Smartphone-Based Tracking of Sleep in Depression, Anxiety, and Psychotic Disorders

Talayeh Aledavood*, John Torous, Ana Maria Triana Hoyos, John A. Naslund, Jukka Pekka Onnela, Matcheri Keshavan

*Corresponding author for this work

Research output: Contribution to journalReview Articlepeer-review

32 Citations (Scopus)
147 Downloads (Pure)


Purpose of Review: Sleep is an important feature in mental illness. Smartphones can be used to assess and monitor sleep, yet there is little prior application of this approach in depressive, anxiety, or psychotic disorders. We review uses of smartphones and wearable devices for sleep research in patients with these conditions. Recent Findings: To date, most studies consist of pilot evaluations demonstrating feasibility and acceptability of monitoring sleep using smartphones and wearable devices among individuals with psychiatric disorders. Promising findings show early associations between behaviors and sleep parameters and agreement between clinic-based assessments, active smartphone data capture, and passively collected data. Few studies report improvement in sleep or mental health outcomes. Summary: Success of smartphone-based sleep assessments and interventions requires emphasis on promoting long-term adherence, exploring possibilities of adaptive and personalized systems to predict risk/relapse, and determining impact of sleep monitoring on improving patients’ quality of life and clinically meaningful outcomes.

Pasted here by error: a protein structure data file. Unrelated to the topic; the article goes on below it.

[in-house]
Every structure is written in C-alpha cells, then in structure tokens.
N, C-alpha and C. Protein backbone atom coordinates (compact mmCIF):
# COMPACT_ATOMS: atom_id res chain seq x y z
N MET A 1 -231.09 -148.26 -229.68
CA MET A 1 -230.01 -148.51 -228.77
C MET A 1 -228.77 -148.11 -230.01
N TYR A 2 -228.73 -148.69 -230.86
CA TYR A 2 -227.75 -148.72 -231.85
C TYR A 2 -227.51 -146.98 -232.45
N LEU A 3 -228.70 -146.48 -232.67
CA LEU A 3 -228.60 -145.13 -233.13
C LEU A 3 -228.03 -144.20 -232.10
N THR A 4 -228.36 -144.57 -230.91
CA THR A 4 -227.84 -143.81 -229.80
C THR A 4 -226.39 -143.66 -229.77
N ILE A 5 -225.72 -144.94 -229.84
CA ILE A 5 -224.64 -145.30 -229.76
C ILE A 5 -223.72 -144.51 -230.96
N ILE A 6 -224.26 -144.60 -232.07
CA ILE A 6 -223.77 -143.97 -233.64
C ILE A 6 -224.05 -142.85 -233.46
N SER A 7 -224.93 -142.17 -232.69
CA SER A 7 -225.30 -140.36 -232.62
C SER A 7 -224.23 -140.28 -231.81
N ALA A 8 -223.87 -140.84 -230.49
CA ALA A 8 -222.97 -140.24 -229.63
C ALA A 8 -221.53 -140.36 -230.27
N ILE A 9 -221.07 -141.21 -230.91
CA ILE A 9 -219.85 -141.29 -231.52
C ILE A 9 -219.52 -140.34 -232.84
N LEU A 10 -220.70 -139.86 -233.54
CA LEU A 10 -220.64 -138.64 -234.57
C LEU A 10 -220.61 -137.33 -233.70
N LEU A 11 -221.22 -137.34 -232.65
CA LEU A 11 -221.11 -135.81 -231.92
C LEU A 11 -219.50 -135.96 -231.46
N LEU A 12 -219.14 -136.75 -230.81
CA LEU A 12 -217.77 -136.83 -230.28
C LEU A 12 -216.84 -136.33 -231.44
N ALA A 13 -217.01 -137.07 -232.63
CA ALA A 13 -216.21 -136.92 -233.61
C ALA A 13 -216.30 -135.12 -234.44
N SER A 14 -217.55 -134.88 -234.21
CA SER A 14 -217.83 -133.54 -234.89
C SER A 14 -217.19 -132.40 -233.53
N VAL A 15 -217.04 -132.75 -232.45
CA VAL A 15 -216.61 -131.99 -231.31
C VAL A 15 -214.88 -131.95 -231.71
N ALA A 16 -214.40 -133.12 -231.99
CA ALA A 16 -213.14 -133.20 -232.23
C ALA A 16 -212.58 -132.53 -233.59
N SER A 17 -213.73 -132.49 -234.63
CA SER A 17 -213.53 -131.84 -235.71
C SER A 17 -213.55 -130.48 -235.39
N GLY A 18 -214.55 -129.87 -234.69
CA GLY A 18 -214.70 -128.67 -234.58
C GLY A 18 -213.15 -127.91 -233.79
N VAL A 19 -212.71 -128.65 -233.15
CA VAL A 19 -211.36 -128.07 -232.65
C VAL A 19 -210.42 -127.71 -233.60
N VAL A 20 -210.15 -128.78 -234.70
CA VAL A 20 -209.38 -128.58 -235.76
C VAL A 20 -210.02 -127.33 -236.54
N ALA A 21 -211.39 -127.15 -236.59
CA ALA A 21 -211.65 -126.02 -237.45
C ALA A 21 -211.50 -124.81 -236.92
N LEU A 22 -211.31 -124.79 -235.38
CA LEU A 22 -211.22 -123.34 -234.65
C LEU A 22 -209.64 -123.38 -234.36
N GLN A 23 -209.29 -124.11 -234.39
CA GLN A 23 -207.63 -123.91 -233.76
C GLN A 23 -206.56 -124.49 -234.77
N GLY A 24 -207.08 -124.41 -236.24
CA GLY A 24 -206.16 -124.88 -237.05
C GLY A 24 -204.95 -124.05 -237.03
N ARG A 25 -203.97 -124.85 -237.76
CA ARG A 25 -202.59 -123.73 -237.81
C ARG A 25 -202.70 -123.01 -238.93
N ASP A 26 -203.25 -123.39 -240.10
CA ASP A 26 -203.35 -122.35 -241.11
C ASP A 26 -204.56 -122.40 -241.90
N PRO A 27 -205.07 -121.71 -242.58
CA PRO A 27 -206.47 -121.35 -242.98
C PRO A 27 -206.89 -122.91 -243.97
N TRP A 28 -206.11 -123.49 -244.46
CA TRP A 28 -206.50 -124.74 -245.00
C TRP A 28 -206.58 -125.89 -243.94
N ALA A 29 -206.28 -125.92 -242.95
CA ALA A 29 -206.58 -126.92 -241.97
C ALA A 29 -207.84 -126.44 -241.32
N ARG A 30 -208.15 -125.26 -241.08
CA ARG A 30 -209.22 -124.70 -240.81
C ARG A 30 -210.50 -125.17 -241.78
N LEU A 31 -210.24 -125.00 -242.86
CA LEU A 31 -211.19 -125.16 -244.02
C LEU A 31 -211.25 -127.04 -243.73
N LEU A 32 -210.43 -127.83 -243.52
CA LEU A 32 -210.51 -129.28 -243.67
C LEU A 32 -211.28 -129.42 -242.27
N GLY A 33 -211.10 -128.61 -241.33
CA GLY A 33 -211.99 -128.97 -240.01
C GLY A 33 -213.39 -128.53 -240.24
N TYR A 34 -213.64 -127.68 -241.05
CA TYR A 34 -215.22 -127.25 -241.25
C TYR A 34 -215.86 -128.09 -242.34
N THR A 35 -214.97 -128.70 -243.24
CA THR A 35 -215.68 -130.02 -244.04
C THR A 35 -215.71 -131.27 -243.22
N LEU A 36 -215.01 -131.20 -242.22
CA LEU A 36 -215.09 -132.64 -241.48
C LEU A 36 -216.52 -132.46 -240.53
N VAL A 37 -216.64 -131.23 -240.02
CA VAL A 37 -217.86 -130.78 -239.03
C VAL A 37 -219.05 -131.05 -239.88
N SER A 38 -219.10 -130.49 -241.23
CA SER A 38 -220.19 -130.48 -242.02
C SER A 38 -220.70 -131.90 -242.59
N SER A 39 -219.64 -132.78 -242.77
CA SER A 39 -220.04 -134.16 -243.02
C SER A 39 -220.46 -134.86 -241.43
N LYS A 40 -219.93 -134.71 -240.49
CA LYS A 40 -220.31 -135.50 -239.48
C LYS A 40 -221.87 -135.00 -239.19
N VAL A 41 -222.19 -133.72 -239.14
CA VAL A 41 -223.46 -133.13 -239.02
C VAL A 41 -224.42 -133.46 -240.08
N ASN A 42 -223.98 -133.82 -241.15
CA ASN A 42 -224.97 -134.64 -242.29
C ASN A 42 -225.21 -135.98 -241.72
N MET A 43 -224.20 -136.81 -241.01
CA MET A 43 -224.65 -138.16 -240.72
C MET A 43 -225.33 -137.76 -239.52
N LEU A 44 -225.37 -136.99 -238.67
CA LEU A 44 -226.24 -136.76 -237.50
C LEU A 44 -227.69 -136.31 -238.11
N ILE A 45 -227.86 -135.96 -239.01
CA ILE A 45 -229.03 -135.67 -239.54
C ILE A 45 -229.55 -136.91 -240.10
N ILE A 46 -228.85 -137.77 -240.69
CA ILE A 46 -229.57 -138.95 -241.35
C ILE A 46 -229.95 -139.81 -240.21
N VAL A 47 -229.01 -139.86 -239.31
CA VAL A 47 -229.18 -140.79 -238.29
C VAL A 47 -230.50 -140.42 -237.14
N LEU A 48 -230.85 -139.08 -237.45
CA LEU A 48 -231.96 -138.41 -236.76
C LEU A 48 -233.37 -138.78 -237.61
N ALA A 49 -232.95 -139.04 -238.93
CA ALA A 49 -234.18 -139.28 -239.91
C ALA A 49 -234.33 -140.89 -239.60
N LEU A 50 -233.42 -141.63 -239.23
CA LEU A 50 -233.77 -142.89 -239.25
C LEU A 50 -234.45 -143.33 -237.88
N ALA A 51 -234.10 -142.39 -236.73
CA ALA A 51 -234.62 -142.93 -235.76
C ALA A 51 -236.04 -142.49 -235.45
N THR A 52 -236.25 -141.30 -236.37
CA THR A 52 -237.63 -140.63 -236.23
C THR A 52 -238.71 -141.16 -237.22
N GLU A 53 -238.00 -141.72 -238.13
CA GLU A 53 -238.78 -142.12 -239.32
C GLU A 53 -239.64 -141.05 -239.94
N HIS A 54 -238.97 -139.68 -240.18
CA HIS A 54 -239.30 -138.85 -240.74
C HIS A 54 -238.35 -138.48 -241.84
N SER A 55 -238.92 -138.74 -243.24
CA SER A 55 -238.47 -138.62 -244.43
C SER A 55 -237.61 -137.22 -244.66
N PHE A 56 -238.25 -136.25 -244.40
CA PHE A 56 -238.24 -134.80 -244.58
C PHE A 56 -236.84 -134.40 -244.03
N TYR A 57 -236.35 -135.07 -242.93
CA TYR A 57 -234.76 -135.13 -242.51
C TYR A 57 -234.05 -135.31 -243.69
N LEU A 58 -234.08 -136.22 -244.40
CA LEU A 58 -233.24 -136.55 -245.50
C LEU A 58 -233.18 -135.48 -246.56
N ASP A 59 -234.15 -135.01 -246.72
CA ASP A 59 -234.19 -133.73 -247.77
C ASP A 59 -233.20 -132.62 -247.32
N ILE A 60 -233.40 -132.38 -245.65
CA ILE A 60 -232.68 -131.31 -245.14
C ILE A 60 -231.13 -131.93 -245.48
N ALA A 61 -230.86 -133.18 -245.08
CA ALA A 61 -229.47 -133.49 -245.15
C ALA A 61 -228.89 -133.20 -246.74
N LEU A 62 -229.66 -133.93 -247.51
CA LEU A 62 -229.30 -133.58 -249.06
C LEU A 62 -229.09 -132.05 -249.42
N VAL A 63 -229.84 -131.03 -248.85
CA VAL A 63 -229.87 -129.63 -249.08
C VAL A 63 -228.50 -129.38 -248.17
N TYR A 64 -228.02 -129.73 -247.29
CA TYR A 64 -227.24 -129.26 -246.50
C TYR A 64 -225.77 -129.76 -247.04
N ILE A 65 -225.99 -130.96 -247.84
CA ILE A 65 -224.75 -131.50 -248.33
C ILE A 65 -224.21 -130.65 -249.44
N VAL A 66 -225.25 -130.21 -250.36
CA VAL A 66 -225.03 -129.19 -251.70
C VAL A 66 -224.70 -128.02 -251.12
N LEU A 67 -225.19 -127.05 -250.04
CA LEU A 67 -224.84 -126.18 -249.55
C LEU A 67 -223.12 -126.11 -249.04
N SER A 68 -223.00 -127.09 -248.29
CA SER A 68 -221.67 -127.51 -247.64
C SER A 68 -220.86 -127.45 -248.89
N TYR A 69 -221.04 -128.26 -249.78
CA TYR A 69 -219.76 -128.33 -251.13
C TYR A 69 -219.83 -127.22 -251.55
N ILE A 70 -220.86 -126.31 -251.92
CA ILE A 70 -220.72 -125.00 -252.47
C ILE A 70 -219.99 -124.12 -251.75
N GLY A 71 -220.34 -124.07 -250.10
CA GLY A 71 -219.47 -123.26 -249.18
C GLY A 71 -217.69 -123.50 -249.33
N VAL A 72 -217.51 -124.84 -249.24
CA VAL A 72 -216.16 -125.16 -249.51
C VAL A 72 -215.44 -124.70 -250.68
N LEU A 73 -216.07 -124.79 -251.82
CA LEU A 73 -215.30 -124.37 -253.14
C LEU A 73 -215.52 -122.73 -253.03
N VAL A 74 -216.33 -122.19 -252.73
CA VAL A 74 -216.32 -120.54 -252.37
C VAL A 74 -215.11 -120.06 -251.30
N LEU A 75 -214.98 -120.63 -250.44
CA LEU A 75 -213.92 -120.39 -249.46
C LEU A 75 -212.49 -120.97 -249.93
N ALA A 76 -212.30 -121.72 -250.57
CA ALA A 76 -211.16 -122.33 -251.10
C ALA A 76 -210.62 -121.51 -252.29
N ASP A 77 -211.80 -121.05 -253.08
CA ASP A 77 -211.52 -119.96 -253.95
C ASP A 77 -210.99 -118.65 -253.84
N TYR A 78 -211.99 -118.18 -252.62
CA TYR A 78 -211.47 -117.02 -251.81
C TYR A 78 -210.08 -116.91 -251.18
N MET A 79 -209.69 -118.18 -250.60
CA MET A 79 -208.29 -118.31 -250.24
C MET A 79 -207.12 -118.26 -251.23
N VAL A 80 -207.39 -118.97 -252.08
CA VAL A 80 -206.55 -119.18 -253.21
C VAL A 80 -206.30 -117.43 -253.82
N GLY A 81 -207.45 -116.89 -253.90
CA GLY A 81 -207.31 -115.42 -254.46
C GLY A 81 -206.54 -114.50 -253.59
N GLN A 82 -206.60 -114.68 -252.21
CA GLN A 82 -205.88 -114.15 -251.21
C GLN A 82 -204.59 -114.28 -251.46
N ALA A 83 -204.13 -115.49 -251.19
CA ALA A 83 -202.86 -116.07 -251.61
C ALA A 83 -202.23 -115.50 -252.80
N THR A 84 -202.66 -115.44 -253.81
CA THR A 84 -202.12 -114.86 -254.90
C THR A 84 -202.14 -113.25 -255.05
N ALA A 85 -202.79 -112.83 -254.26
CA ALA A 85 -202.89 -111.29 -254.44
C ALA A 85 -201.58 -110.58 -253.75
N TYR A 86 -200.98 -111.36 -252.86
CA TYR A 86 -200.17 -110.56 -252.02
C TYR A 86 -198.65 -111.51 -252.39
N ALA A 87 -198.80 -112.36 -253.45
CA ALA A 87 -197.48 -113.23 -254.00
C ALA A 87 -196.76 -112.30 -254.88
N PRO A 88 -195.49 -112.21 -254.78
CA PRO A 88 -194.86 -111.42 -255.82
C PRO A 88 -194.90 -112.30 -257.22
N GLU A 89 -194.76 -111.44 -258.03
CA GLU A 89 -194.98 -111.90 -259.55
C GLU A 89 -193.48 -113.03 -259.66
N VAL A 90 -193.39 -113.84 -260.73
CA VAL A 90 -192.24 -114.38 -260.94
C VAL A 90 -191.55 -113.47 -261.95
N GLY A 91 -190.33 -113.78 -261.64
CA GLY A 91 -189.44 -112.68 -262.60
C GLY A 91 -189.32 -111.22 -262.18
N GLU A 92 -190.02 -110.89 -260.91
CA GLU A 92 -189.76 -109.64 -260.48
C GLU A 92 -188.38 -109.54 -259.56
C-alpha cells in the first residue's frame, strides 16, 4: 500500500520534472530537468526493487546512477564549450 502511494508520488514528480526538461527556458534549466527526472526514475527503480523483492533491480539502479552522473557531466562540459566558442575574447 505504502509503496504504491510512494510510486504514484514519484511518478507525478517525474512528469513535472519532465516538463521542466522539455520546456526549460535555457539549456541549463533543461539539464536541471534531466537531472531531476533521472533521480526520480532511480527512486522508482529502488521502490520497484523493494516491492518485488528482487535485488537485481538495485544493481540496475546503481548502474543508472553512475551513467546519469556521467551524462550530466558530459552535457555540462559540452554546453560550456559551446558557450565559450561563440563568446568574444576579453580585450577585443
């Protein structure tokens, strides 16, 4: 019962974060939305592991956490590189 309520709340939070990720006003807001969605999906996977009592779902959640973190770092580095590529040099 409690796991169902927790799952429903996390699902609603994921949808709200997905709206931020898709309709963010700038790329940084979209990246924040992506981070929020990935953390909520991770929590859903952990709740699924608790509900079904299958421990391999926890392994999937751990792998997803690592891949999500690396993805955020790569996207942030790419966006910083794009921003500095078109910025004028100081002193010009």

Original languageEnglish
Article number49
Number of pages9
Issue number7
Publication statusPublished - 1 Jul 2019
MoE publication typeA2 Review article in a scientific journal


  • Circadian rhythms
  • Mental illness
  • Psychotic disorders
  • Sleep
  • Smartphones
  • Wearable


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